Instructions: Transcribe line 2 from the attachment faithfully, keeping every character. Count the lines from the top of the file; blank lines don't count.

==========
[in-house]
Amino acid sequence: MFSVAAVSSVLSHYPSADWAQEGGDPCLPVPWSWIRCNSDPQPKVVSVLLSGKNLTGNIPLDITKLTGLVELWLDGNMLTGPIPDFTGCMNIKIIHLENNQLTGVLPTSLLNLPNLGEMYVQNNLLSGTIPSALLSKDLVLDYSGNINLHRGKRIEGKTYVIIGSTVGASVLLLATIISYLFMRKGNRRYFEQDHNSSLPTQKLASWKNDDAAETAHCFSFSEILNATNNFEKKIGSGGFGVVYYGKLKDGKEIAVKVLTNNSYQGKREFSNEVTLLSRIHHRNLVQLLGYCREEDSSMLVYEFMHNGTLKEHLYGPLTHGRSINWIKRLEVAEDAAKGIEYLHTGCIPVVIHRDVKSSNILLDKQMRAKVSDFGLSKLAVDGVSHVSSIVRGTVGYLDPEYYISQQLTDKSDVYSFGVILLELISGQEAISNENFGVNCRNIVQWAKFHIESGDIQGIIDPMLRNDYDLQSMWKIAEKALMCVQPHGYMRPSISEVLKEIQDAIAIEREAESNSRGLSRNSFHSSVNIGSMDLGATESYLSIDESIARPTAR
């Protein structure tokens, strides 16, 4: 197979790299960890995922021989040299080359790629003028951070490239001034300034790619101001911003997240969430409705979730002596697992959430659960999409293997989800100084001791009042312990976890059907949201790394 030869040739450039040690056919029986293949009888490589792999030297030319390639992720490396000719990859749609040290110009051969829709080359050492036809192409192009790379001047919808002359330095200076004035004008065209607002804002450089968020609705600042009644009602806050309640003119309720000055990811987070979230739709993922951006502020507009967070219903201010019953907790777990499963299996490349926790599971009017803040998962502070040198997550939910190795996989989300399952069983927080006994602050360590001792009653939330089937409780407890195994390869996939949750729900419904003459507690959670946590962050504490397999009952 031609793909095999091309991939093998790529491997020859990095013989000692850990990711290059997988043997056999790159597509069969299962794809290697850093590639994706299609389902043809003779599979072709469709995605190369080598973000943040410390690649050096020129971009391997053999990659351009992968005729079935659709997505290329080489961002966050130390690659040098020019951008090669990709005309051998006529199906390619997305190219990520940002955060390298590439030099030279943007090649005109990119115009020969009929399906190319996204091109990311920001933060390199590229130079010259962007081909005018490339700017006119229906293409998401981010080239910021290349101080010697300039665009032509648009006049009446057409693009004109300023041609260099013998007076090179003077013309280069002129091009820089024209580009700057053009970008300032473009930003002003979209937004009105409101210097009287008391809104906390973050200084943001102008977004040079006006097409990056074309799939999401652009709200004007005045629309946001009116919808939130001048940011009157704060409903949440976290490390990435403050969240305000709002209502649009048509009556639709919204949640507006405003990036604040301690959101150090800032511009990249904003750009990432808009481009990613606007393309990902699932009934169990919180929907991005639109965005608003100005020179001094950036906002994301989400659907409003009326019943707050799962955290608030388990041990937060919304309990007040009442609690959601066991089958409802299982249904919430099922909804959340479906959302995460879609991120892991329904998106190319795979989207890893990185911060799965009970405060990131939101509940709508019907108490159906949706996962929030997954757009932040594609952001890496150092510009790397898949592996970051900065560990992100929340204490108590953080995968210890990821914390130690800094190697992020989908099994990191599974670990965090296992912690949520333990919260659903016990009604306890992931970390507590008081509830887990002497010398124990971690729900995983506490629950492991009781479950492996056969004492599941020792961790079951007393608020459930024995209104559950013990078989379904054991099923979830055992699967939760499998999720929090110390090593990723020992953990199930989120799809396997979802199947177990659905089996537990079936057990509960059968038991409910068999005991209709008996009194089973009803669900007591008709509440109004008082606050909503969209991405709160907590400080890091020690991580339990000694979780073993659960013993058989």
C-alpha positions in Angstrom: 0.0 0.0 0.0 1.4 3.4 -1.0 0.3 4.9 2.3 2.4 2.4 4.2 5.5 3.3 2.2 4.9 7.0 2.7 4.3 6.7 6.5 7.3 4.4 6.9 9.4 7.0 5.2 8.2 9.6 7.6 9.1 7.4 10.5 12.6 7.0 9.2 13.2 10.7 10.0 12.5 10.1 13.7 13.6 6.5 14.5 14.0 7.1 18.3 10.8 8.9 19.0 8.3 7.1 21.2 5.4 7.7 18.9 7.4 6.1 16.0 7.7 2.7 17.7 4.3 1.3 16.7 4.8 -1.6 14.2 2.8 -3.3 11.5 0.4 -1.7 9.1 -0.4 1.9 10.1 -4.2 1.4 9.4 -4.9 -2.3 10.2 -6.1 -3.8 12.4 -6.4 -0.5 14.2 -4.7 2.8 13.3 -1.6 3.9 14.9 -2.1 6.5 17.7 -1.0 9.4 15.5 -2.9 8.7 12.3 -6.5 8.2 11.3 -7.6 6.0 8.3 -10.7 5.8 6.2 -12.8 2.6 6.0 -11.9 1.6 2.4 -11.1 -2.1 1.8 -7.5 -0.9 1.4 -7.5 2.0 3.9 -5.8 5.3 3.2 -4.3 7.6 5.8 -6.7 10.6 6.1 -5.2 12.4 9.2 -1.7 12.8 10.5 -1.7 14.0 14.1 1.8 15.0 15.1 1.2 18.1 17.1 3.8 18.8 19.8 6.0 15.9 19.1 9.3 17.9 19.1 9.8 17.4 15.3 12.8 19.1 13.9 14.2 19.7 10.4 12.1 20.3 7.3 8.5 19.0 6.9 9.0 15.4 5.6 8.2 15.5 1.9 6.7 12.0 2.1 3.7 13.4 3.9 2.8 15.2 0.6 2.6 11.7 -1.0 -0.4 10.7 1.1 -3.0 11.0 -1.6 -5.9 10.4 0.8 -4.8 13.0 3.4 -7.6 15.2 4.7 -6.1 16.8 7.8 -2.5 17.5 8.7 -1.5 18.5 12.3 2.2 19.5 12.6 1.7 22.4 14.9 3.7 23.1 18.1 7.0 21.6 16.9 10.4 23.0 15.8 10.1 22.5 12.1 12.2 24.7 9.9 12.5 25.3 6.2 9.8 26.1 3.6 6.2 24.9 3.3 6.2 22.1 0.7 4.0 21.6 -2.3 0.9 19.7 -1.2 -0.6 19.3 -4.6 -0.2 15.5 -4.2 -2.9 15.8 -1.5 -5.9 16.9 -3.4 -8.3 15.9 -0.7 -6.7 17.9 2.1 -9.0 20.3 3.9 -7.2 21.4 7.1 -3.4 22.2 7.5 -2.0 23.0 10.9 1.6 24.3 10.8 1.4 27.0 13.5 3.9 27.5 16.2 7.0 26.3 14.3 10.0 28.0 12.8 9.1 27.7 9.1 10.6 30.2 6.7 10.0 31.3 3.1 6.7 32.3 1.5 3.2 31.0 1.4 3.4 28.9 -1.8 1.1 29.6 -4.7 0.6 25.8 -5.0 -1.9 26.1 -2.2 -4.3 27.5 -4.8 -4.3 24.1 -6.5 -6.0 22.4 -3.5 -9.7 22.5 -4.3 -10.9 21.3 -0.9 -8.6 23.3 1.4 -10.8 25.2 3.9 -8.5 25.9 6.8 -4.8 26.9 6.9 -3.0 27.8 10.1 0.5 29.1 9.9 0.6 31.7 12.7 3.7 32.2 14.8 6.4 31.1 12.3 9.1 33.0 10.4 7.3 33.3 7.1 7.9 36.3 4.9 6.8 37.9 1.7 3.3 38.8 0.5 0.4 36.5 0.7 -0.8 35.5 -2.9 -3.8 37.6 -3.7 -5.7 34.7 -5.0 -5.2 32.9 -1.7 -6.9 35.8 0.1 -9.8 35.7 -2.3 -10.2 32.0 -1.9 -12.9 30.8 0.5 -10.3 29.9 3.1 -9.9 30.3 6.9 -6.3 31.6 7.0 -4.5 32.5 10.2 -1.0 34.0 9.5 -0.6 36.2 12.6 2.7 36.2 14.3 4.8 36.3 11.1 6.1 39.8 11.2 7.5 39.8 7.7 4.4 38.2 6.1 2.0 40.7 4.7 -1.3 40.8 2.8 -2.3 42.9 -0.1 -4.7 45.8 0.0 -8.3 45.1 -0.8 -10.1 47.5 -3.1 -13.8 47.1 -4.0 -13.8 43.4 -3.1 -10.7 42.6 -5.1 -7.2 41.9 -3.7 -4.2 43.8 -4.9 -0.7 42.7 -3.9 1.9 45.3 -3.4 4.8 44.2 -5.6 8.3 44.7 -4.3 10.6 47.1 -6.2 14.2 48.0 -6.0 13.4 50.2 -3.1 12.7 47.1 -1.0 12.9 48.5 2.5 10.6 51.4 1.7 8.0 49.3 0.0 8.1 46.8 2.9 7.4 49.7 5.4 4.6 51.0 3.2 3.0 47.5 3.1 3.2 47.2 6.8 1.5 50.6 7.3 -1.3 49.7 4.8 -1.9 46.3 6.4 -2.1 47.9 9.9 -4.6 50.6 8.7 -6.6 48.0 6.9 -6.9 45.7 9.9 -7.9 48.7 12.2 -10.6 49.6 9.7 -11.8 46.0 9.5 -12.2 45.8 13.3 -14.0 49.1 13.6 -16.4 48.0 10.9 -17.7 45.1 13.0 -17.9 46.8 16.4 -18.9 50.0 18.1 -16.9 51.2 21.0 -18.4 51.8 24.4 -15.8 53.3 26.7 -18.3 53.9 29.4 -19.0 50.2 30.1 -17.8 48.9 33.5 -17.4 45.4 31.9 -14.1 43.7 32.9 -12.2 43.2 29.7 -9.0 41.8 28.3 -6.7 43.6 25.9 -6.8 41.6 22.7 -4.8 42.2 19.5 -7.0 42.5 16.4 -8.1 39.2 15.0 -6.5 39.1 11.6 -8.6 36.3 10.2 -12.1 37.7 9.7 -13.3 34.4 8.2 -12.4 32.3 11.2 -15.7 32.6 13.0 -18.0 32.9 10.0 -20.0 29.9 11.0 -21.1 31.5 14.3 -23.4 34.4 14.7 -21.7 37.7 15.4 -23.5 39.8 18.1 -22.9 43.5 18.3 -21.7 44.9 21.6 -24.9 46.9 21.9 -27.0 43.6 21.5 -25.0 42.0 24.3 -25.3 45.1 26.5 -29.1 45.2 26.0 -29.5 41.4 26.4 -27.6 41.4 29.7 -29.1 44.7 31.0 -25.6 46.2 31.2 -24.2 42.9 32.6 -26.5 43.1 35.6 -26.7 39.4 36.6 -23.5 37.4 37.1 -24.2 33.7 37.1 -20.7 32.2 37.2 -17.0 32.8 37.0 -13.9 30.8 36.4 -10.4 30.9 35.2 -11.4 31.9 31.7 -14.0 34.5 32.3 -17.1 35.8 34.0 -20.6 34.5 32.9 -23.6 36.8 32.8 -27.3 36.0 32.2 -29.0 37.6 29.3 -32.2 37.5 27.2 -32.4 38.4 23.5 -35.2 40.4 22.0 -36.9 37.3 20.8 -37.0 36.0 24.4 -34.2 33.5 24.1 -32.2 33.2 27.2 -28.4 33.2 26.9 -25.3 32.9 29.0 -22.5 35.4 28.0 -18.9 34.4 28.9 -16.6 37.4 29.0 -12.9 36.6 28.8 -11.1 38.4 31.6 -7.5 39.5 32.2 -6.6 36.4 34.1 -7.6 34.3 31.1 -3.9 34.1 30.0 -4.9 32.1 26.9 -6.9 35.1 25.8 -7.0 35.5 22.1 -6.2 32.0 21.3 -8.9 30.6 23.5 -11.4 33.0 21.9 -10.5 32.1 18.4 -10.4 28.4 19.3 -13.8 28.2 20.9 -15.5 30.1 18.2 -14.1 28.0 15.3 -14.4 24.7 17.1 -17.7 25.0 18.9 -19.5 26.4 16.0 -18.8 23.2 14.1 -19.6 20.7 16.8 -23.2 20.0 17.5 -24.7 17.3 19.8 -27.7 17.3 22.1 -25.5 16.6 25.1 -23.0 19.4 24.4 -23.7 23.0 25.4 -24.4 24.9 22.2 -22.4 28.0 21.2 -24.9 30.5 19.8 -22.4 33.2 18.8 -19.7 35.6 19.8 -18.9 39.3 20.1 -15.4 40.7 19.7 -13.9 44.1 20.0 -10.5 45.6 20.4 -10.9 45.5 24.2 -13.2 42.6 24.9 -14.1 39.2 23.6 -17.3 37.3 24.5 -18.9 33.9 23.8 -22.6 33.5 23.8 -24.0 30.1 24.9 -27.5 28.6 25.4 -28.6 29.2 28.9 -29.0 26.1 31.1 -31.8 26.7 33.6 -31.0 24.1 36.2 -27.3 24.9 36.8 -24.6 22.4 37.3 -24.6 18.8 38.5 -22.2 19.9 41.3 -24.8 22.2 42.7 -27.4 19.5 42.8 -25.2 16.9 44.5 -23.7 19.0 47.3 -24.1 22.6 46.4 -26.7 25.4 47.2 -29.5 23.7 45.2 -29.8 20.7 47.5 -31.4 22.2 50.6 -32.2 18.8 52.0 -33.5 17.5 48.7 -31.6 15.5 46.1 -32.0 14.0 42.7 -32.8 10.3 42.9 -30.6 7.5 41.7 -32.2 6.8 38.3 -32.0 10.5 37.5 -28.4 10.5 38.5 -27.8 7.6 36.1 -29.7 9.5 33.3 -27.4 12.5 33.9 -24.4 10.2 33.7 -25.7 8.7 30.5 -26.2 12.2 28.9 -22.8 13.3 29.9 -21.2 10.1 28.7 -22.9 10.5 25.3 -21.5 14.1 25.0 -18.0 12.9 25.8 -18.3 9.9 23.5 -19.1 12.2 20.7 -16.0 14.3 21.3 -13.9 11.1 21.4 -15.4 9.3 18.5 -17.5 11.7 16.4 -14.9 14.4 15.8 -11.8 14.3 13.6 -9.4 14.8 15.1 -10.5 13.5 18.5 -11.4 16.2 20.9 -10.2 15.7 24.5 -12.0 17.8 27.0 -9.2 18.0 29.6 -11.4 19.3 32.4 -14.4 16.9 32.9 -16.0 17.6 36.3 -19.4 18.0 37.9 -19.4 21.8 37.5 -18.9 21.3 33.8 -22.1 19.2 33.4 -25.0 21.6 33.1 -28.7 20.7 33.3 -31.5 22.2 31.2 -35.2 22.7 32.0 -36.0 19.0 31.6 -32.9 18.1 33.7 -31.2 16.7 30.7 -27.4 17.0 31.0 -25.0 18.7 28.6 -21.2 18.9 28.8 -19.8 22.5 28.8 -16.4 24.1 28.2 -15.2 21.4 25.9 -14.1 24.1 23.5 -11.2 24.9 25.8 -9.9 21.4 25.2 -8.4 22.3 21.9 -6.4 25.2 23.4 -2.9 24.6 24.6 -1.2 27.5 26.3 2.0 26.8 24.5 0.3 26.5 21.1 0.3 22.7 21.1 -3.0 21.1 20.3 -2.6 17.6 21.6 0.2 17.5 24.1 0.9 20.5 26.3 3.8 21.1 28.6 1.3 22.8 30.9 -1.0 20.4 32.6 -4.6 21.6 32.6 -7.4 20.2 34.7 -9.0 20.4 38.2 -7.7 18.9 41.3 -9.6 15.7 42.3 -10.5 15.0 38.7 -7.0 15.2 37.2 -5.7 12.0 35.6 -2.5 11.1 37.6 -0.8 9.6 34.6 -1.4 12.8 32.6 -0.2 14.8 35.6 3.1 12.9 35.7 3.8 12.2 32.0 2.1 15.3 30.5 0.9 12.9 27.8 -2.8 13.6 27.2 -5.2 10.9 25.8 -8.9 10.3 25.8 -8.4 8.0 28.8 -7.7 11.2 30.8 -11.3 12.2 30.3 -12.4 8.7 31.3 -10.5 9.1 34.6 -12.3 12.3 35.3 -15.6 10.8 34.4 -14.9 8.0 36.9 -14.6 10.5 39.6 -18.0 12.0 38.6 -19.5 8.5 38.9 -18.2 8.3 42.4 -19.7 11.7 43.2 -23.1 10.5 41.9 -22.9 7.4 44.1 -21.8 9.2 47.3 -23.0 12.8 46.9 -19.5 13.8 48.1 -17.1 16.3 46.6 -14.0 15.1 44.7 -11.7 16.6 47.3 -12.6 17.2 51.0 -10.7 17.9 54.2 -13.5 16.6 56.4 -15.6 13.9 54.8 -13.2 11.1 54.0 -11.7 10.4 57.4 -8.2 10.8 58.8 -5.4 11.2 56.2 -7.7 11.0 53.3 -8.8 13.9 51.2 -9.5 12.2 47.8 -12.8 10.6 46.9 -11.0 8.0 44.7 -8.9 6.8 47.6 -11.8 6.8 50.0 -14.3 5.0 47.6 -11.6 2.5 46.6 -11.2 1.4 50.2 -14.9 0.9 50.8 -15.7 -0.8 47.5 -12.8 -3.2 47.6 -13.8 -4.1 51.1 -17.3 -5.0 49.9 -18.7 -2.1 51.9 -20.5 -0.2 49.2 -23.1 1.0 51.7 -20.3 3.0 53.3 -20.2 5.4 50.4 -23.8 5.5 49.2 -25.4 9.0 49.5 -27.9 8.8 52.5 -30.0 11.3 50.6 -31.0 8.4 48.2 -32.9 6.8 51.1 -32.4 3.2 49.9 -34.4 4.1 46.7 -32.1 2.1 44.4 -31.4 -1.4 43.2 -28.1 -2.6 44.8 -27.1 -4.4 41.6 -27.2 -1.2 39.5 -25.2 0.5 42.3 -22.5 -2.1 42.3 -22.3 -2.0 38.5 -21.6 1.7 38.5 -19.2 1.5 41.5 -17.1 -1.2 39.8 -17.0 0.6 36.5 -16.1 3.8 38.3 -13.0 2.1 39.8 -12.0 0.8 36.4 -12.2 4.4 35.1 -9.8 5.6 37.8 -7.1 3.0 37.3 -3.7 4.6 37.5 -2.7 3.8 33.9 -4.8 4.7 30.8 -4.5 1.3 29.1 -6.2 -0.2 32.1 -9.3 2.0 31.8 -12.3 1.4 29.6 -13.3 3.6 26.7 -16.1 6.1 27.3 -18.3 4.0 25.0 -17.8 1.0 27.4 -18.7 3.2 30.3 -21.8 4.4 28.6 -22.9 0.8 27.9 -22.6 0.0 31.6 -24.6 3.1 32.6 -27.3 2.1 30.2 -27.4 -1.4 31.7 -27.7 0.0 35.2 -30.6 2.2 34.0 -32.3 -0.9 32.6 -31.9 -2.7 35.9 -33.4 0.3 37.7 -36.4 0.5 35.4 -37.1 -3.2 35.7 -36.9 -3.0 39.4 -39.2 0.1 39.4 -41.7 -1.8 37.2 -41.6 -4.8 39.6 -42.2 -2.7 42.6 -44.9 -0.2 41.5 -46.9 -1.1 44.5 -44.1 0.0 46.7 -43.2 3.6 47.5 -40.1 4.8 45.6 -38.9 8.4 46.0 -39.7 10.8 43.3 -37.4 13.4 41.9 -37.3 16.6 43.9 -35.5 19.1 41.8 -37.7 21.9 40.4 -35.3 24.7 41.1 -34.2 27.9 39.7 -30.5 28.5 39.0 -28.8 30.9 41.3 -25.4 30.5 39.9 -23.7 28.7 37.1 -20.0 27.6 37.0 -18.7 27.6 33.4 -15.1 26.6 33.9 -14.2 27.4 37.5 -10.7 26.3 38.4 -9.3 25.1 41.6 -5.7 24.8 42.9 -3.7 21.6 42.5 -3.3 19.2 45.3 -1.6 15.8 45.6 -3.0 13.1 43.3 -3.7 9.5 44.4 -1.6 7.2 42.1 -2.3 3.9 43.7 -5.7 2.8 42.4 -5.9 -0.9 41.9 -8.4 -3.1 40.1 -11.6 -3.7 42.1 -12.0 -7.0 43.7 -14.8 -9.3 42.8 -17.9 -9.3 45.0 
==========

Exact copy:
Amino acid sequence: MFSVAAVSSVLSHYPSADWAQEGGDPCLPVPWSWIRCNSDPQPKVVSVLLSGKNLTGNIPLDITKLTGLVELWLDGNMLTGPIPDFTGCMNIKIIHLENNQLTGVLPTSLLNLPNLGEMYVQNNLLSGTIPSALLSKDLVLDYSGNINLHRGKRIEGKTYVIIGSTVGASVLLLATIISYLFMRKGNRRYFEQDHNSSLPTQKLASWKNDDAAETAHCFSFSEILNATNNFEKKIGSGGFGVVYYGKLKDGKEIAVKVLTNNSYQGKREFSNEVTLLSRIHHRNLVQLLGYCREEDSSMLVYEFMHNGTLKEHLYGPLTHGRSINWIKRLEVAEDAAKGIEYLHTGCIPVVIHRDVKSSNILLDKQMRAKVSDFGLSKLAVDGVSHVSSIVRGTVGYLDPEYYISQQLTDKSDVYSFGVILLELISGQEAISNENFGVNCRNIVQWAKFHIESGDIQGIIDPMLRNDYDLQSMWKIAEKALMCVQPHGYMRPSISEVLKEIQDAIAIEREAESNSRGLSRNSFHSSVNIGSMDLGATESYLSIDESIARPTAR